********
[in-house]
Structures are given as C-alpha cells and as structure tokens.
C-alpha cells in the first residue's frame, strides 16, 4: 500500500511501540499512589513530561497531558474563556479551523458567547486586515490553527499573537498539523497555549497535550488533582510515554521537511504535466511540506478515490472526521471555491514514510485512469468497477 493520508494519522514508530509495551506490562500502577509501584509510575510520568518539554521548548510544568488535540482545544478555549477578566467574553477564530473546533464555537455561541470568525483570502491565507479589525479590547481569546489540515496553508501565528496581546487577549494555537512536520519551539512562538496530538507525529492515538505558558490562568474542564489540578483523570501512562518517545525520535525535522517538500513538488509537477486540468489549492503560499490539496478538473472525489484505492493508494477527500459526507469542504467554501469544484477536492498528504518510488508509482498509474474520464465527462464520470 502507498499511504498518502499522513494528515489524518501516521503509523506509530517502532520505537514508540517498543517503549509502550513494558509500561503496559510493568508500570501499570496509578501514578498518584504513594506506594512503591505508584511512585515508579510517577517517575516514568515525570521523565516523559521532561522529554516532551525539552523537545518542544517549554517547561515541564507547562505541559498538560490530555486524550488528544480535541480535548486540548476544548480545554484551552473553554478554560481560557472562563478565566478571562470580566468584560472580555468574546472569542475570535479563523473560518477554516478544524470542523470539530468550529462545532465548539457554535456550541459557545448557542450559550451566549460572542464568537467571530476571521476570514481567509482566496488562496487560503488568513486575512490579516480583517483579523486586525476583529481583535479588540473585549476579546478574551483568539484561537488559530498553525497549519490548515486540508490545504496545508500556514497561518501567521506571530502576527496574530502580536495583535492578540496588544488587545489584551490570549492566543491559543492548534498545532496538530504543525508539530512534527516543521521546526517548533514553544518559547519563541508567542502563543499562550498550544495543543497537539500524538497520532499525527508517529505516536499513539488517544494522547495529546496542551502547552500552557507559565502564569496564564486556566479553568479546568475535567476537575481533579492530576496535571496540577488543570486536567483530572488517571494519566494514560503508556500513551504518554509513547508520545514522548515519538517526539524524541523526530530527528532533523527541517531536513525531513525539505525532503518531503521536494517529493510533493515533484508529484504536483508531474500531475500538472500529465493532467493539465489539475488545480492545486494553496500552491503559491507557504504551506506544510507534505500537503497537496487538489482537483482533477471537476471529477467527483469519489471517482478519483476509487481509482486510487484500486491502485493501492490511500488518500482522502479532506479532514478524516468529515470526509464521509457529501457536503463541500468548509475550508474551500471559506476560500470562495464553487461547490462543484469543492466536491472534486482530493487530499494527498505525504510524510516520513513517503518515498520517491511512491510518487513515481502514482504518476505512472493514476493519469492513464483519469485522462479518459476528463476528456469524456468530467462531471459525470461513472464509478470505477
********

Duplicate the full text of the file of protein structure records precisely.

[in-house]
Structures are given as C-alpha cells and as structure tokens.
C-alpha cells in the first residue's frame, strides 16, 4: 500500500511501540499512589513530561497531558474563556479551523458567547486586515490553527499573537498539523497555549497535550488533582510515554521537511504535466511540506478515490472526521471555491514514510485512469468497477 493520508494519522514508530509495551506490562500502577509501584509510575510520568518539554521548548510544568488535540482545544478555549477578566467574553477564530473546533464555537455561541470568525483570502491565507479589525479590547481569546489540515496553508501565528496581546487577549494555537512536520519551539512562538496530538507525529492515538505558558490562568474542564489540578483523570501512562518517545525520535525535522517538500513538488509537477486540468489549492503560499490539496478538473472525489484505492493508494477527500459526507469542504467554501469544484477536492498528504518510488508509482498509474474520464465527462464520470 502507498499511504498518502499522513494528515489524518501516521503509523506509530517502532520505537514508540517498543517503549509502550513494558509500561503496559510493568508500570501499570496509578501514578498518584504513594506506594512503591505508584511512585515508579510517577517517575516514568515525570521523565516523559521532561522529554516532551525539552523537545518542544517549554517547561515541564507547562505541559498538560490530555486524550488528544480535541480535548486540548476544548480545554484551552473553554478554560481560557472562563478565566478571562470580566468584560472580555468574546472569542475570535479563523473560518477554516478544524470542523470539530468550529462545532465548539457554535456550541459557545448557542450559550451566549460572542464568537467571530476571521476570514481567509482566496488562496487560503488568513486575512490579516480583517483579523486586525476583529481583535479588540473585549476579546478574551483568539484561537488559530498553525497549519490548515486540508490545504496545508500556514497561518501567521506571530502576527496574530502580536495583535492578540496588544488587545489584551490570549492566543491559543492548534498545532496538530504543525508539530512534527516543521521546526517548533514553544518559547519563541508567542502563543499562550498550544495543543497537539500524538497520532499525527508517529505516536499513539488517544494522547495529546496542551502547552500552557507559565502564569496564564486556566479553568479546568475535567476537575481533579492530576496535571496540577488543570486536567483530572488517571494519566494514560503508556500513551504518554509513547508520545514522548515519538517526539524524541523526530530527528532533523527541517531536513525531513525539505525532503518531503521536494517529493510533493515533484508529484504536483508531474500531475500538472500529465493532467493539465489539475488545480492545486494553496500552491503559491507557504504551506506544510507534505500537503497537496487538489482537483482533477471537476471529477467527483469519489471517482478519483476509487481509482486510487484500486491502485493501492490511500488518500482522502479532506479532514478524516468529515470526509464521509457529501457536503463541500468548509475550508474551500471559506476560500470562495464553487461547490462543484469543492466536491472534486482530493487530499494527498505525504510524510516520513513517503518515498520517491511512491510518487513515481502514482504518476505512472493514476493519469492513464483519469485522462479518459476528463476528456469524456468530467462531471459525470461513472464509478470505477